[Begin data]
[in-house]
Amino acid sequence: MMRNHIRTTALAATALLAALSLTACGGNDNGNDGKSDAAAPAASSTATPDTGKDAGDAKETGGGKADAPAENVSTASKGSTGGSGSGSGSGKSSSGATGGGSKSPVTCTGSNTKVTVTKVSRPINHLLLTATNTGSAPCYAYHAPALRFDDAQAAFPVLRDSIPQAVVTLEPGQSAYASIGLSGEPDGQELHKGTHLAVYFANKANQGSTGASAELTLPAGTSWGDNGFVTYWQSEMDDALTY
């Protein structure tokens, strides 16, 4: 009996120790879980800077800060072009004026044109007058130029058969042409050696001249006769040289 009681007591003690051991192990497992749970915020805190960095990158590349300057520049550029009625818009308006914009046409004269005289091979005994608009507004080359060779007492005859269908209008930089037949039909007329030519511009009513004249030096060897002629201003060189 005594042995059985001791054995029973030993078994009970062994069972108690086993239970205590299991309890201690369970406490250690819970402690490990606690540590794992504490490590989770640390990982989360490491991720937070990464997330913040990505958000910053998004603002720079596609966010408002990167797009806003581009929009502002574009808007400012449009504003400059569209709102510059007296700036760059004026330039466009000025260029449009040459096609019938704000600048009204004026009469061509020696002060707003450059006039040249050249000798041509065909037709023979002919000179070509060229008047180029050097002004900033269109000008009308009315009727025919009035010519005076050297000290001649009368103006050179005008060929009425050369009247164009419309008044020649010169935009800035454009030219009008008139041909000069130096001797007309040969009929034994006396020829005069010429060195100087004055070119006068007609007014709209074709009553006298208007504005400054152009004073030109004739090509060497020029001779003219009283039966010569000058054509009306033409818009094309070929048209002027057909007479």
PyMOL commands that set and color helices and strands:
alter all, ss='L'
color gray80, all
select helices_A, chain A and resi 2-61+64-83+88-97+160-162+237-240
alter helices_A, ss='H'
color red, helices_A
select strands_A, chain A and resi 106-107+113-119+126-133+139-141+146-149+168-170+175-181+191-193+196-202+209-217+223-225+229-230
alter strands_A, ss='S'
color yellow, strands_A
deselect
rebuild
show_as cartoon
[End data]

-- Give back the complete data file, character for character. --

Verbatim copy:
[in-house]
Amino acid sequence: MMRNHIRTTALAATALLAALSLTACGGNDNGNDGKSDAAAPAASSTATPDTGKDAGDAKETGGGKADAPAENVSTASKGSTGGSGSGSGSGKSSSGATGGGSKSPVTCTGSNTKVTVTKVSRPINHLLLTATNTGSAPCYAYHAPALRFDDAQAAFPVLRDSIPQAVVTLEPGQSAYASIGLSGEPDGQELHKGTHLAVYFANKANQGSTGASAELTLPAGTSWGDNGFVTYWQSEMDDALTY
């Protein structure tokens, strides 16, 4: 009996120790879980800077800060072009004026044109007058130029058969042409050696001249006769040289 009681007591003690051991192990497992749970915020805190960095990158590349300057520049550029009625818009308006914009046409004269005289091979005994608009507004080359060779007492005859269908209008930089037949039909007329030519511009009513004249030096060897002629201003060189 005594042995059985001791054995029973030993078994009970062994069972108690086993239970205590299991309890201690369970406490250690819970402690490990606690540590794992504490490590989770640390990982989360490491991720937070990464997330913040990505958000910053998004603002720079596609966010408002990167797009806003581009929009502002574009808007400012449009504003400059569209709102510059007296700036760059004026330039466009000025260029449009040459096609019938704000600048009204004026009469061509020696002060707003450059006039040249050249000798041509065909037709023979002919000179070509060229008047180029050097002004900033269109000008009308009315009727025919009035010519005076050297000290001649009368103006050179005008060929009425050369009247164009419309008044020649010169935009800035454009030219009008008139041909000069130096001797007309040969009929034994006396020829005069010429060195100087004055070119006068007609007014709209074709009553006298208007504005400054152009004073030109004739090509060497020029001779003219009283039966010569000058054509009306033409818009094309070929048209002027057909007479």
PyMOL commands that set and color helices and strands:
alter all, ss='L'
color gray80, all
select helices_A, chain A and resi 2-61+64-83+88-97+160-162+237-240
alter helices_A, ss='H'
color red, helices_A
select strands_A, chain A and resi 106-107+113-119+126-133+139-141+146-149+168-170+175-181+191-193+196-202+209-217+223-225+229-230
alter strands_A, ss='S'
color yellow, strands_A
deselect
rebuild
show_as cartoon